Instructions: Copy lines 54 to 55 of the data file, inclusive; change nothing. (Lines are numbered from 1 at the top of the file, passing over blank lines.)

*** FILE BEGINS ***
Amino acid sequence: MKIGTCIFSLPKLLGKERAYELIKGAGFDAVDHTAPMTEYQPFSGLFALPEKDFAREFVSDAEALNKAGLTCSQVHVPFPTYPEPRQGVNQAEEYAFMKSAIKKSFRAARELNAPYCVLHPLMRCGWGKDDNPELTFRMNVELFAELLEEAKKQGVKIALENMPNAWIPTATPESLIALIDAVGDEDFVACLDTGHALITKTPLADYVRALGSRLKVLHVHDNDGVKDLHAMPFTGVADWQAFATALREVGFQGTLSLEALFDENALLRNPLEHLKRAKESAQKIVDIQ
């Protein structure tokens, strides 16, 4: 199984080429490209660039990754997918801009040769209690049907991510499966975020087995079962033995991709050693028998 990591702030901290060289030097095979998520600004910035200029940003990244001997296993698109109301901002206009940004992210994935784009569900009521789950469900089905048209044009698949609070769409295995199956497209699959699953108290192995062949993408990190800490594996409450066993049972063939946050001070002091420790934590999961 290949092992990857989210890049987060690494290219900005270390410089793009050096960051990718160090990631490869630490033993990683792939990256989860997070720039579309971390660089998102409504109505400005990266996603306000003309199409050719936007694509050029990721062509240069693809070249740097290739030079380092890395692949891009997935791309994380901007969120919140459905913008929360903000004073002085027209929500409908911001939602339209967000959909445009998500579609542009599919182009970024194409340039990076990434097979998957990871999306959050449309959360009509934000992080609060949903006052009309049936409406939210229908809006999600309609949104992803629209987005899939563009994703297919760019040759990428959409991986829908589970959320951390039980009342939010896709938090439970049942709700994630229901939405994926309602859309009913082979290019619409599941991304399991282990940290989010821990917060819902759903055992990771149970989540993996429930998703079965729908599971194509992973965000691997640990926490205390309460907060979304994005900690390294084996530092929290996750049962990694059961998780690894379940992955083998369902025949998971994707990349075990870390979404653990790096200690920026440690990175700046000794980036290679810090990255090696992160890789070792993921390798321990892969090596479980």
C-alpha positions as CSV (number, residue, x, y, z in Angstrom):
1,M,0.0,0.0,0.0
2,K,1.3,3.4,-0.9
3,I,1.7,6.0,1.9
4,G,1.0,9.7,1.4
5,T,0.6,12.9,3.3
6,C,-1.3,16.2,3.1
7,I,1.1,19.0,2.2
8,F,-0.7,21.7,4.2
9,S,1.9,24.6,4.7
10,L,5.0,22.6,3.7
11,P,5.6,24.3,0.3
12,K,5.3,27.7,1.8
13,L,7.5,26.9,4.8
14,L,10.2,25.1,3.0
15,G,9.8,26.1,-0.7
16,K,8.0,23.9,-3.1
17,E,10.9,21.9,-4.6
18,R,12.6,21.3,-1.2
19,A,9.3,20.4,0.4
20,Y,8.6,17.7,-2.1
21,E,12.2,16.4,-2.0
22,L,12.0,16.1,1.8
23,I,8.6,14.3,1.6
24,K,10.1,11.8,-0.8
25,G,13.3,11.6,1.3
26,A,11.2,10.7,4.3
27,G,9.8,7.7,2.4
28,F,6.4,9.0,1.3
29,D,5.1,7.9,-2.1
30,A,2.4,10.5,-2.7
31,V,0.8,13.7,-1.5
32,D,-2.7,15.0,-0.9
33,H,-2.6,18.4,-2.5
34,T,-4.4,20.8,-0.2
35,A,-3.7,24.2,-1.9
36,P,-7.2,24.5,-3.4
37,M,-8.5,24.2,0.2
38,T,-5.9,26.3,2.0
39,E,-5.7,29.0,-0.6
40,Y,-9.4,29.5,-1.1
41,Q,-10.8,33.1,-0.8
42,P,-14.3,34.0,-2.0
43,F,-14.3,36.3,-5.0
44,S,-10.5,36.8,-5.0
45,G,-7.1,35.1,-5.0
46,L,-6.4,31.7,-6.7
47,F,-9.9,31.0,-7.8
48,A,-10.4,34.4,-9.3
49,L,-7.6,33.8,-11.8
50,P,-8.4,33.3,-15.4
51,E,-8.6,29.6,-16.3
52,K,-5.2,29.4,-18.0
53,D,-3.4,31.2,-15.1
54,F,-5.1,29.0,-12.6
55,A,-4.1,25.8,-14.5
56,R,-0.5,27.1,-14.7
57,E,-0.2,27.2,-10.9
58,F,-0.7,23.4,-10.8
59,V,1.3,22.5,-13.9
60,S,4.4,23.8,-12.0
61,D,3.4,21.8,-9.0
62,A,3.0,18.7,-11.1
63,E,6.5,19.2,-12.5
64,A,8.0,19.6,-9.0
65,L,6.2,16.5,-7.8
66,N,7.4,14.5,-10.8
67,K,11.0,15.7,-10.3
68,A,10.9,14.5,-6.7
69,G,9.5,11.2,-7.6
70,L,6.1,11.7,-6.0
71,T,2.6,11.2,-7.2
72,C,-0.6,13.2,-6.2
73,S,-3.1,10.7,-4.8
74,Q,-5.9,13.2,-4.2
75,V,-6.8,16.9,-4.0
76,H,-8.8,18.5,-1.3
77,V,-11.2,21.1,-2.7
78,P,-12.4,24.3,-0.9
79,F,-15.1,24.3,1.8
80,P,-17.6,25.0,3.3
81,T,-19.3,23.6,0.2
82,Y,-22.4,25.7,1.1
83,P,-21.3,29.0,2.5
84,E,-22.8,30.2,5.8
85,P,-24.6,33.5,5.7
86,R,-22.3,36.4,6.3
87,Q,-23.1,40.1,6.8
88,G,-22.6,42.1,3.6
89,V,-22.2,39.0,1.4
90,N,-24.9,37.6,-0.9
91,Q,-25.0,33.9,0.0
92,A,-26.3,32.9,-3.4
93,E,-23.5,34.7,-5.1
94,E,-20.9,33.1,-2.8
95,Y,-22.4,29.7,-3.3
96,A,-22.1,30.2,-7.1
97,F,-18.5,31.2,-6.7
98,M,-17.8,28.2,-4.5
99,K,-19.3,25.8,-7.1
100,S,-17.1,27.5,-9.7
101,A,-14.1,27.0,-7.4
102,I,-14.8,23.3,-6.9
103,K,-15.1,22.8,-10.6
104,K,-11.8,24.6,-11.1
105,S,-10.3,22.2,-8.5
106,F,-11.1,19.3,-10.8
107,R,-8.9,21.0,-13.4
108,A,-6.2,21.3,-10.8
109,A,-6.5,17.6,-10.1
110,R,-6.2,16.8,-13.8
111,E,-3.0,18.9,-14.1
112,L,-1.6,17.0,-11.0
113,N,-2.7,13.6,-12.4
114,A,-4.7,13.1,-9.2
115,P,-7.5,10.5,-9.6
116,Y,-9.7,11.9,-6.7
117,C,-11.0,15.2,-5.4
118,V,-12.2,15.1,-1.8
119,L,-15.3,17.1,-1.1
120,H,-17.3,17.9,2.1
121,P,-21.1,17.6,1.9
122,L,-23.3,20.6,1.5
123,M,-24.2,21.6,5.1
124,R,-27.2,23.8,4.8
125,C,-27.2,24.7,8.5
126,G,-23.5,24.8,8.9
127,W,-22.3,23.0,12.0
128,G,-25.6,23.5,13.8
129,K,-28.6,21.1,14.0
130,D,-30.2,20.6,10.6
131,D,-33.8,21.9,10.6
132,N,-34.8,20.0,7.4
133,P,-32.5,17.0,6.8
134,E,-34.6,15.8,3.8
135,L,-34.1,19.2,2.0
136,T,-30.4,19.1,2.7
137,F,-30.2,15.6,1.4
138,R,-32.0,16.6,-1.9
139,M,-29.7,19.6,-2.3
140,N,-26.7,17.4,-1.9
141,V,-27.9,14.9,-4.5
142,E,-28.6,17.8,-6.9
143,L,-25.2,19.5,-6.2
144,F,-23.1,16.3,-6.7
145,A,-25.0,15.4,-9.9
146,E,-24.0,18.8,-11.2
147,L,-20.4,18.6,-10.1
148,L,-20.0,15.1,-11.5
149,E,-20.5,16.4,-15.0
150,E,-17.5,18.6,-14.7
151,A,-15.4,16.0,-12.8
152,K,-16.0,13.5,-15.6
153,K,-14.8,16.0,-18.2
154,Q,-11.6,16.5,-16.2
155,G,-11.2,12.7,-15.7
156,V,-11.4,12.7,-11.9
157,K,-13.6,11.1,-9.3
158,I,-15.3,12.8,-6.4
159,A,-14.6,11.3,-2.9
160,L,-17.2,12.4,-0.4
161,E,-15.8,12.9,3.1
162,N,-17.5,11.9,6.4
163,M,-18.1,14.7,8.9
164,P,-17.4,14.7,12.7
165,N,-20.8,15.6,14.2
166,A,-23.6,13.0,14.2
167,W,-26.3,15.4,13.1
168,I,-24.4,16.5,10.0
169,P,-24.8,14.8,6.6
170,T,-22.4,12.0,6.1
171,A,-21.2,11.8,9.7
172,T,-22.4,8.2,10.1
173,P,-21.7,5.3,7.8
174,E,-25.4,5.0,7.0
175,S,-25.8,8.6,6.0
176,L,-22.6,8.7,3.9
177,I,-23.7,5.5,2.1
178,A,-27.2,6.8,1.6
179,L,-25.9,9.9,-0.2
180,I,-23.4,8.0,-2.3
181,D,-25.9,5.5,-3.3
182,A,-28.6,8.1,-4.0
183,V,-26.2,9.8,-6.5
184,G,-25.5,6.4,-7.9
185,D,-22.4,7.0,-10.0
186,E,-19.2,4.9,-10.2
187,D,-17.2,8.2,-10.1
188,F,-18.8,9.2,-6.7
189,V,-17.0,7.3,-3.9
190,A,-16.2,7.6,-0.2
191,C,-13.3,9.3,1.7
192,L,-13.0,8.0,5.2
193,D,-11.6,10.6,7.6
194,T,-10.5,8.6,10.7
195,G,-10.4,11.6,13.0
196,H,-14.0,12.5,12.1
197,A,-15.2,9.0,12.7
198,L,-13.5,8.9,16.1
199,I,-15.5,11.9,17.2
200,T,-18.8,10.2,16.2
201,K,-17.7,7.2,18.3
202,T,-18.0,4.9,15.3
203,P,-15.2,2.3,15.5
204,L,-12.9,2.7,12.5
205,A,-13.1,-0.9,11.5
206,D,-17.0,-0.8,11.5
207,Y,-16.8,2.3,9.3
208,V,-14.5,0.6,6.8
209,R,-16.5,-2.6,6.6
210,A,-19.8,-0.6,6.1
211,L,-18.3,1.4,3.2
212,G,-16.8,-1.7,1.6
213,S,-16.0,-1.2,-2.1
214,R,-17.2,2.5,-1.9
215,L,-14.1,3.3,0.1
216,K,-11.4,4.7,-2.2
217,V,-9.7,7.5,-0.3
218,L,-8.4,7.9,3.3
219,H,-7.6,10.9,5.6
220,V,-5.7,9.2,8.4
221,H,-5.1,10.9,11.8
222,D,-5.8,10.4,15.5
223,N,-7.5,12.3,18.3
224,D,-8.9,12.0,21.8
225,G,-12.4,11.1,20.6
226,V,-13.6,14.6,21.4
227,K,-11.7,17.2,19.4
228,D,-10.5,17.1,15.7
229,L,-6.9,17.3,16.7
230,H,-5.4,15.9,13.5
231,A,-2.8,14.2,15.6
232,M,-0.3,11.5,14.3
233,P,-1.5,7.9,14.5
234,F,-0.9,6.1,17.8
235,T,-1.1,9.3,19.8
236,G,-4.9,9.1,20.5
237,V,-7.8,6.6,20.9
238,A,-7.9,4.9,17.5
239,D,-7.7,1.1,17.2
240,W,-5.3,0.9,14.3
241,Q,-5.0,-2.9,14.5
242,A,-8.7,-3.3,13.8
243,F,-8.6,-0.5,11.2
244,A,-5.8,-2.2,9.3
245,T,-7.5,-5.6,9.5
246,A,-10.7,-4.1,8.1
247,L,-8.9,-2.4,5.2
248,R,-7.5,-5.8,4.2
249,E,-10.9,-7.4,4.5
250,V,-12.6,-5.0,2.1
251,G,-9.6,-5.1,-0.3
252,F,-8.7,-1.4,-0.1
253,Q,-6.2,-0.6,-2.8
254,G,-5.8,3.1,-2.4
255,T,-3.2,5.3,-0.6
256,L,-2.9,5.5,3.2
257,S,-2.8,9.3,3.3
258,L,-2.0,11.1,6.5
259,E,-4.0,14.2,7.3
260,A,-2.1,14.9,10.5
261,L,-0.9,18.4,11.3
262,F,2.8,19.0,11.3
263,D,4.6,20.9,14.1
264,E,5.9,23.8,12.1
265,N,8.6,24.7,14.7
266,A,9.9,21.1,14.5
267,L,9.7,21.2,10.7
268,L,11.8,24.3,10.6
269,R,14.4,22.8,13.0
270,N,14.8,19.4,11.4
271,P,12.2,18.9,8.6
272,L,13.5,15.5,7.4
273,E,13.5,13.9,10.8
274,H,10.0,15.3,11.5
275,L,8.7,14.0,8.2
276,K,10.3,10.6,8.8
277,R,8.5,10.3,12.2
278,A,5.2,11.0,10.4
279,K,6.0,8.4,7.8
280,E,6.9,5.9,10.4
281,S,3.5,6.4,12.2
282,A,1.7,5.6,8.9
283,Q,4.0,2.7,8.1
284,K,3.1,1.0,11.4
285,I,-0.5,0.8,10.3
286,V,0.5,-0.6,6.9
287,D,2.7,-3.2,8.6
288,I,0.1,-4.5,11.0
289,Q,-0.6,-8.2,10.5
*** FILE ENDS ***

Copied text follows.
51,E,-8.6,29.6,-16.3
52,K,-5.2,29.4,-18.0